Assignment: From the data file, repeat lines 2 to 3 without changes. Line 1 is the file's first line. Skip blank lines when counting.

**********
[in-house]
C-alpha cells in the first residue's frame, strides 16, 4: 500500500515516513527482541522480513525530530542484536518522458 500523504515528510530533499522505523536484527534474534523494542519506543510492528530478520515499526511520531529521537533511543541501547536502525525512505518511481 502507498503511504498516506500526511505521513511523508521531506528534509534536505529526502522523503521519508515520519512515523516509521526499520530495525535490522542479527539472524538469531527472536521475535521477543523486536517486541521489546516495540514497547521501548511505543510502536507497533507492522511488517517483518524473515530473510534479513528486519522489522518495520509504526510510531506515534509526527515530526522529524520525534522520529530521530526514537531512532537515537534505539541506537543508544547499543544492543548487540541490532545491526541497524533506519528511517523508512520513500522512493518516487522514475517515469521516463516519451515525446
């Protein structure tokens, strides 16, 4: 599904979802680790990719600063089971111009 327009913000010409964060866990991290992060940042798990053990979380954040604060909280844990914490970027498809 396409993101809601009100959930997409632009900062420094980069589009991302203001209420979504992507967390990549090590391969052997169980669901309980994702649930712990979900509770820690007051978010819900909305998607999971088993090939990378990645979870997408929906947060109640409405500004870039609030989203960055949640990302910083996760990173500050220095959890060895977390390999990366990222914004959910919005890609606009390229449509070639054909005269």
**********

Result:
C-alpha cells in the first residue's frame, strides 16, 4: 500500500515516513527482541522480513525530530542484536518522458 500523504515528510530533499522505523536484527534474534523494542519506543510492528530478520515499526511520531529521537533511543541501547536502525525512505518511481 502507498503511504498516506500526511505521513511523508521531506528534509534536505529526502522523503521519508515520519512515523516509521526499520530495525535490522542479527539472524538469531527472536521475535521477543523486536517486541521489546516495540514497547521501548511505543510502536507497533507492522511488517517483518524473515530473510534479513528486519522489522518495520509504526510510531506515534509526527515530526522529524520525534522520529530521530526514537531512532537515537534505539541506537543508544547499543544492543548487540541490532545491526541497524533506519528511517523508512520513500522512493518516487522514475517515469521516463516519451515525446
């Protein structure tokens, strides 16, 4: 599904979802680790990719600063089971111009 327009913000010409964060866990991290992060940042798990053990979380954040604060909280844990914490970027498809 396409993101809601009100959930997409632009900062420094980069589009991302203001209420979504992507967390990549090590391969052997169980669901309980994702649930712990979900509770820690007051978010819900909305998607999971088993090939990378990645979870997408929906947060109640409405500004870039609030989203960055949640990302910083996760990173500050220095959890060895977390390999990366990222914004959910919005890609606009390229449509070639054909005269």